Every business needs a business plan as well as more detailed road maps that offer guidance to each department working toward that common goal. As the revenue-generating engine of your company, the sales department should be a top priority for this type of document, aptly named the “sales plan.” This guide introduces the concept of a sales plan and gives you all the guidance you need to create a sales plan that works for your business.
A sales plan details the overall sales strategy of a business, including the revenue objectives of the company and how the sales department will meet those goals. This may also include revenue goals, the target audience and tools the team will use in their day-to-day. In addition, the sales plan should include examples of the hurdles and pain points the team might encounter, as well as contingency plans to overcome them.
“[A sales plan] is essential to support the growth of an organization,” said Bill Santos, vice president of the ITsavvy Advanced Solutions Group. “A sales plan helps individual reps understand the priorities of the business as well as the measurements by which they will be evaluated.”
Business plans and sales plans are closely linked. A sales plan, though, should outline the actions that the sales department will take to achieve the company’s broader goals. A sales plan differs from a business plan, though both work toward the same end.
“A business plan is a ‘what’ [and] a sales plan is a ‘how,'” said James R. Bailey, professor of management and Hochberg Professional Fellow of Leadership Development at the George Washington University School of Business. “Business plans are where a firm wants to go. A sales plan is a part of how they can achieve that. A business plan is direction; a sales plan is execution.”
For example, a software company that developed a new mobile application might state in its business plan that the app will be installed by 1 million users within a year of launch, while the sales plan describes how that will actually be achieved.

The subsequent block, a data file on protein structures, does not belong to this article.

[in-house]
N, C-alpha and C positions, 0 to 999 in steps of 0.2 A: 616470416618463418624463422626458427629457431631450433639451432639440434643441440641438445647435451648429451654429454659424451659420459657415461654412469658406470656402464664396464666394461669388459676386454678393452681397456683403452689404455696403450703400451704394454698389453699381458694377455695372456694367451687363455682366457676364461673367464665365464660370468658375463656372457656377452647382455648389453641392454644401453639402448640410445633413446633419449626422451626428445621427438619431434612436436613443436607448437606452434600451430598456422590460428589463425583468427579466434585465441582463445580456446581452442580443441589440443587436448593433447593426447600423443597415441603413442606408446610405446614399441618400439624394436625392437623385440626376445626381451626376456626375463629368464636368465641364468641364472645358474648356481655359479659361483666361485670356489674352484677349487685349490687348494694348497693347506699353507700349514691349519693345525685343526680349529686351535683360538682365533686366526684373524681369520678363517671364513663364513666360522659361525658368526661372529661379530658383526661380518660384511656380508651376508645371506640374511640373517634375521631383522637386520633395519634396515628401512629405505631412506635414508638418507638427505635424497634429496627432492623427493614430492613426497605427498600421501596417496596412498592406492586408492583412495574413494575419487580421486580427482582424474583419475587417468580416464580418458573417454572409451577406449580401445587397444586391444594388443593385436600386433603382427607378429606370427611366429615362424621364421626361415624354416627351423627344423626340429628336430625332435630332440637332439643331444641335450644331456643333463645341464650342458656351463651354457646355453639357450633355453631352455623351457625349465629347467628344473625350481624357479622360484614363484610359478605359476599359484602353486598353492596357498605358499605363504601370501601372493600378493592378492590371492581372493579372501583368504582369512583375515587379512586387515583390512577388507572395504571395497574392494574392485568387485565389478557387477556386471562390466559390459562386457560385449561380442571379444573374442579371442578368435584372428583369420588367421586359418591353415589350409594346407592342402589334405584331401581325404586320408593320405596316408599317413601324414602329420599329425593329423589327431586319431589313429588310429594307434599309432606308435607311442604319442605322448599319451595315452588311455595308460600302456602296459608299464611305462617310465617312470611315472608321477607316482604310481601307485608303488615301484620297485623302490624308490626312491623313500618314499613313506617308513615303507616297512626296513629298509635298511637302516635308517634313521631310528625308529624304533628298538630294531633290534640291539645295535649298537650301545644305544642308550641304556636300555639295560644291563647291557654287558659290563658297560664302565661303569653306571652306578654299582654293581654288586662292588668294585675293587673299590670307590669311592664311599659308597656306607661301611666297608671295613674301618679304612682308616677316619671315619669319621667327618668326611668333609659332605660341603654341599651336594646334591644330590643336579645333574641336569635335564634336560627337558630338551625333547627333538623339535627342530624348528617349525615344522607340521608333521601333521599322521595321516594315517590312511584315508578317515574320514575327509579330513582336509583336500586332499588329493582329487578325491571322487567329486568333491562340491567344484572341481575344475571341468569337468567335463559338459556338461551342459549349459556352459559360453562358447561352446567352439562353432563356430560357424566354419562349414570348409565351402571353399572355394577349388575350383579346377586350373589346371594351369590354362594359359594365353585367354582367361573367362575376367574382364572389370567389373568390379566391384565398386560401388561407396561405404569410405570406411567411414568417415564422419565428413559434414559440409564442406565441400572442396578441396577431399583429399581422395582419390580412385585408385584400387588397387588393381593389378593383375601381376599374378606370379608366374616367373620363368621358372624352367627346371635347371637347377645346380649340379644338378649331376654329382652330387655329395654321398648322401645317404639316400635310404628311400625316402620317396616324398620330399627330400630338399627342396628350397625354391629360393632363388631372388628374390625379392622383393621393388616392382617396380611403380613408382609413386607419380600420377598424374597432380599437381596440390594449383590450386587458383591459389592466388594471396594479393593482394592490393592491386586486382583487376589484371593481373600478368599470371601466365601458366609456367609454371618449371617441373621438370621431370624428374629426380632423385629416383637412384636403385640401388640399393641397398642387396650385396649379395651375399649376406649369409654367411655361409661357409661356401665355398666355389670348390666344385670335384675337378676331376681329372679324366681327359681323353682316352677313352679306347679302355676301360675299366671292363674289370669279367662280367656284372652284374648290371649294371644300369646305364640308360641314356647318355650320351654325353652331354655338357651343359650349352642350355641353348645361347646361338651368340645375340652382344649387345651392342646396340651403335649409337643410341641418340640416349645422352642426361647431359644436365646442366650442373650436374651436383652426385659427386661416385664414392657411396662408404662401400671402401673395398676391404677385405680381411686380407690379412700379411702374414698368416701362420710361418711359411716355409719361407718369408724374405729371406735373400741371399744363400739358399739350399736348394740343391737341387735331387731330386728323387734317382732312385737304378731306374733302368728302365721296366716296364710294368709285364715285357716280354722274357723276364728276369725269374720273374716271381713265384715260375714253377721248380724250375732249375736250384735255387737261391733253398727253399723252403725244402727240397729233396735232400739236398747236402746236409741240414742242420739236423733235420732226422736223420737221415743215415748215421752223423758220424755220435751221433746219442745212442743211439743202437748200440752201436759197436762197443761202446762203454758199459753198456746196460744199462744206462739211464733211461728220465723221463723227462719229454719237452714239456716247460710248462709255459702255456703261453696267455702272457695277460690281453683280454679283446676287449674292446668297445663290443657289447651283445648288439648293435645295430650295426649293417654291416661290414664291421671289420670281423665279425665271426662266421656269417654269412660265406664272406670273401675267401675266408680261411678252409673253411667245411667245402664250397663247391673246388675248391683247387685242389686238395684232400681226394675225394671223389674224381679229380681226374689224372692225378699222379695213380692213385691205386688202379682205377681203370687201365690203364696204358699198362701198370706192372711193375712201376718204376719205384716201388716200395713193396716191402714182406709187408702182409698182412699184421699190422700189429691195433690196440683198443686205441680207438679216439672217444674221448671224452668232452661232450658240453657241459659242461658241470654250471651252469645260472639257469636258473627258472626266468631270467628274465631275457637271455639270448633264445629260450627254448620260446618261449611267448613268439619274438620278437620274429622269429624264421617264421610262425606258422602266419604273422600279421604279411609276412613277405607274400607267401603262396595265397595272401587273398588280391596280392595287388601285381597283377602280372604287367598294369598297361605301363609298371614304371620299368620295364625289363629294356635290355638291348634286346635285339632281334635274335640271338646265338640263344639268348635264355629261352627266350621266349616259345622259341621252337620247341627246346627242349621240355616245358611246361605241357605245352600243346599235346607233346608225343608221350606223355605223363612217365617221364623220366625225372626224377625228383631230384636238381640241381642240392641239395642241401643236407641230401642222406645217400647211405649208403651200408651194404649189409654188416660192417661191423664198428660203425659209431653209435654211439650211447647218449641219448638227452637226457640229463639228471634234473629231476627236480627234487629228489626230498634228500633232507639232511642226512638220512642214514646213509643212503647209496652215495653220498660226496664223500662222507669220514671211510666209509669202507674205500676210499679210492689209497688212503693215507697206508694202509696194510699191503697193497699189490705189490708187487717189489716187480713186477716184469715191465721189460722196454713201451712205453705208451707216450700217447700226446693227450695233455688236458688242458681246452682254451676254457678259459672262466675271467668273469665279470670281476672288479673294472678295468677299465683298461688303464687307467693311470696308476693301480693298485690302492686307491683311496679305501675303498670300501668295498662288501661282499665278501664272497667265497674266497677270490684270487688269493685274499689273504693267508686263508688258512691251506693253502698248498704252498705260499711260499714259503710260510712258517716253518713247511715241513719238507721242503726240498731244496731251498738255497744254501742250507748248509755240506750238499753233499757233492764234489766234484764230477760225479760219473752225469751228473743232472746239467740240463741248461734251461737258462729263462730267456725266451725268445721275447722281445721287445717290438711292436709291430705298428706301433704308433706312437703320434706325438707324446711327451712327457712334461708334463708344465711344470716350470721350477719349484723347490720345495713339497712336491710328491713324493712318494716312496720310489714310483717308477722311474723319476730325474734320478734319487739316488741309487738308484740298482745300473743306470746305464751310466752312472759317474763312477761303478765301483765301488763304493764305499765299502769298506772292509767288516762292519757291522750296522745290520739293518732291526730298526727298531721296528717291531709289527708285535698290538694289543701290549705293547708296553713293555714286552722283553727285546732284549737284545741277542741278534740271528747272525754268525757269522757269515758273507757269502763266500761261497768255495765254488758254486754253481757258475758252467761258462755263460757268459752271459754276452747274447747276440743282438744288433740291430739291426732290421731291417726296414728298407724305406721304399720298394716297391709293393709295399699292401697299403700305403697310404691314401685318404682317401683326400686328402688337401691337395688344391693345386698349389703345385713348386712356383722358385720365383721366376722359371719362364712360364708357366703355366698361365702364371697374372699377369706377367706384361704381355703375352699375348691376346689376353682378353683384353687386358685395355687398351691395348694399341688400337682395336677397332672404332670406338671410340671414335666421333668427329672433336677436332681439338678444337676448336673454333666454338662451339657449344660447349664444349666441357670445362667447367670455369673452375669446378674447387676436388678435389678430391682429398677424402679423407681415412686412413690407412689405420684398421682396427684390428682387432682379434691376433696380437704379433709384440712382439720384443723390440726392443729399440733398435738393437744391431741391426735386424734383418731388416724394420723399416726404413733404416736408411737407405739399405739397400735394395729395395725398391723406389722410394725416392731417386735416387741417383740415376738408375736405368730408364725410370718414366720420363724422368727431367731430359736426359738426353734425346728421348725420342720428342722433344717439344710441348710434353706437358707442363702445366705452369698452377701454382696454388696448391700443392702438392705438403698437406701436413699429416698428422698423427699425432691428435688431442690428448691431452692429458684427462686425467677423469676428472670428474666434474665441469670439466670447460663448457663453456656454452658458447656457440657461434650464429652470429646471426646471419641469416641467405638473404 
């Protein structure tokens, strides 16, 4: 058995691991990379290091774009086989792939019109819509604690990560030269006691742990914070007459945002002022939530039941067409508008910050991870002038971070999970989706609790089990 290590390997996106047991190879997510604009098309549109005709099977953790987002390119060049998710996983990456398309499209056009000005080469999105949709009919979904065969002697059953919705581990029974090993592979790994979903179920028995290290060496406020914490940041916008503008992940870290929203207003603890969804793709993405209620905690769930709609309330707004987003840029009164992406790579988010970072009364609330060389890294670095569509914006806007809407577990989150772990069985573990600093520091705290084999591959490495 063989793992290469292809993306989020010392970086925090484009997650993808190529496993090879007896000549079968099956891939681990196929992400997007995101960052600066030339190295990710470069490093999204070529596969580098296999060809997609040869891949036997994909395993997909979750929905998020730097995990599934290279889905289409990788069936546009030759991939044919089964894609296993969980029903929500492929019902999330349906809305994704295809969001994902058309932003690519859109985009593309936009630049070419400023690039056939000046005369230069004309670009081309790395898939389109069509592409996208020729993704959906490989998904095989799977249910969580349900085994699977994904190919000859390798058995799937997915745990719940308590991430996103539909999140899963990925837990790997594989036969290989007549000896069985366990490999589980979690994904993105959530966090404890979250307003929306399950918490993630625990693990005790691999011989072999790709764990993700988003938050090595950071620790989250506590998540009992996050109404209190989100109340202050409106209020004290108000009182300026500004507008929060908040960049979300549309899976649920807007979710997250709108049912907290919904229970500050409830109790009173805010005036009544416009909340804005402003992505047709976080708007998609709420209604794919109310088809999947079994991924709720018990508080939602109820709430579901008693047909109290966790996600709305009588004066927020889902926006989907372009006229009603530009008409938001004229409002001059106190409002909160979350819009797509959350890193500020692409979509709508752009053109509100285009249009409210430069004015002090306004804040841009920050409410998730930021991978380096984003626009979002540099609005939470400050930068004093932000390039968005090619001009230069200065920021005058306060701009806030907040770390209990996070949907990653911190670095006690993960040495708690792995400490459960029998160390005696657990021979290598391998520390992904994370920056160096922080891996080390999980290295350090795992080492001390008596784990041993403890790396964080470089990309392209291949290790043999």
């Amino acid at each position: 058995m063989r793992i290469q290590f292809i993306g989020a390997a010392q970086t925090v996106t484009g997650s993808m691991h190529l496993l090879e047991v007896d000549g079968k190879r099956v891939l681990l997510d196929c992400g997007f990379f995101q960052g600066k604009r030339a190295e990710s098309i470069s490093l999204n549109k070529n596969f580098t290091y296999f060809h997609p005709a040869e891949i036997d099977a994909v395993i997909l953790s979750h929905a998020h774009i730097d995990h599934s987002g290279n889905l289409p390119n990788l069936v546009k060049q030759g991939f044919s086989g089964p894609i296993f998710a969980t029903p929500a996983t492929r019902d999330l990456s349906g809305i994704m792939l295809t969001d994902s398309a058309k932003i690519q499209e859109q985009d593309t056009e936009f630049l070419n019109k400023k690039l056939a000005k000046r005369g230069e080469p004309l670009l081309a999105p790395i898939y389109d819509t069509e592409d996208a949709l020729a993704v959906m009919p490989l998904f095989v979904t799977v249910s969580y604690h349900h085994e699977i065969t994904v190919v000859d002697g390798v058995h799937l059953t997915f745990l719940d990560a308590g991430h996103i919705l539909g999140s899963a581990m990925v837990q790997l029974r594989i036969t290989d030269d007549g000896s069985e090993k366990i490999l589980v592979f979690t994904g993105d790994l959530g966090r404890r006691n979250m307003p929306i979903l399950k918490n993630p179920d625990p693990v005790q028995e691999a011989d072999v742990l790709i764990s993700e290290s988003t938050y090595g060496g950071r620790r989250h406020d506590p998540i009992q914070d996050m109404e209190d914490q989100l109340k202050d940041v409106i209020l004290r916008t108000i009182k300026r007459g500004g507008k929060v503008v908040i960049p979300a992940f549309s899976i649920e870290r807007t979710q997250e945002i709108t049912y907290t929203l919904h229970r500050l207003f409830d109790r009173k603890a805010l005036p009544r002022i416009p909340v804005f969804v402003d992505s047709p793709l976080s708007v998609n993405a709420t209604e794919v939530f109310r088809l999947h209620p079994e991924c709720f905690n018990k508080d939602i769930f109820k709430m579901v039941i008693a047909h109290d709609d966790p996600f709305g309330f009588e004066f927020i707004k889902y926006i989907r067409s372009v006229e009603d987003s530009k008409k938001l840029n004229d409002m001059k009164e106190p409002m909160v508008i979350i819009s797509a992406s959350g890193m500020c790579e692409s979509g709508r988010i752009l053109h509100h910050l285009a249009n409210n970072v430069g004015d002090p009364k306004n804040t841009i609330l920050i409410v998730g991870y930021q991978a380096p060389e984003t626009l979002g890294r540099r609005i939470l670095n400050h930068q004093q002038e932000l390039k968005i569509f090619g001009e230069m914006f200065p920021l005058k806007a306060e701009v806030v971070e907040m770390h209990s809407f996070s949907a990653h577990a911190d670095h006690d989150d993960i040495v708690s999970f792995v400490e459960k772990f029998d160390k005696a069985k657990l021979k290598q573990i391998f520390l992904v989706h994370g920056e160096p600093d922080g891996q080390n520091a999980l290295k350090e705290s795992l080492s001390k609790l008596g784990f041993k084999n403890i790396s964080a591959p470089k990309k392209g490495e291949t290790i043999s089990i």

Every sales plan should suit the individual needs of a different company, so they come in all shapes and sizes. There is no one-size-fits-all sales plan; the one you create will be unique to your business. With careful planning, you’ll have a much clearer vision of what you need to accomplish and a road map for how to get there.
Chris Gibbs, vice president of global sales at Centripetal Networks, named some additional items that every sales plan should include.
“Sales plans are extremely important to ensure there is cohesiveness between product teams, sales and marketing,” Gibbs said. “In addition, they’re important for ensuring that timing of new products and/or new version releases coincide with sales objectives and forecasts.”
A sales plan is necessary for businesses of every size, from an individual entrepreneur to a Fortune 500 company. When you’re ready to actually write your sales plan, follow these steps:
Clearly outlining your goals and stating your objectives should always be the first step in creating a sales plan or any other business venture. You should include the expected sales volume and any markets or territories you expect to reach.
For example, let’s say you own a retail store selling household goods and electronics. If your purpose is to establish yourself as a trusted local retailer, ask yourself the following questions:
When you can precisely state your key objectives, you are setting yourself up to plan later steps around achieving your goals.
The next step is to create an honest overview of your business situation in relation to the goal you set in the first step.
Review your strengths and assets. Take a look at your resources and how you can apply them to your goal. This can include personal relationships and competitive advantages like new products or services.
For example, if your goal is to enhance your relationship with your customers, you’d need to ask yourself some questions to examine your current situation: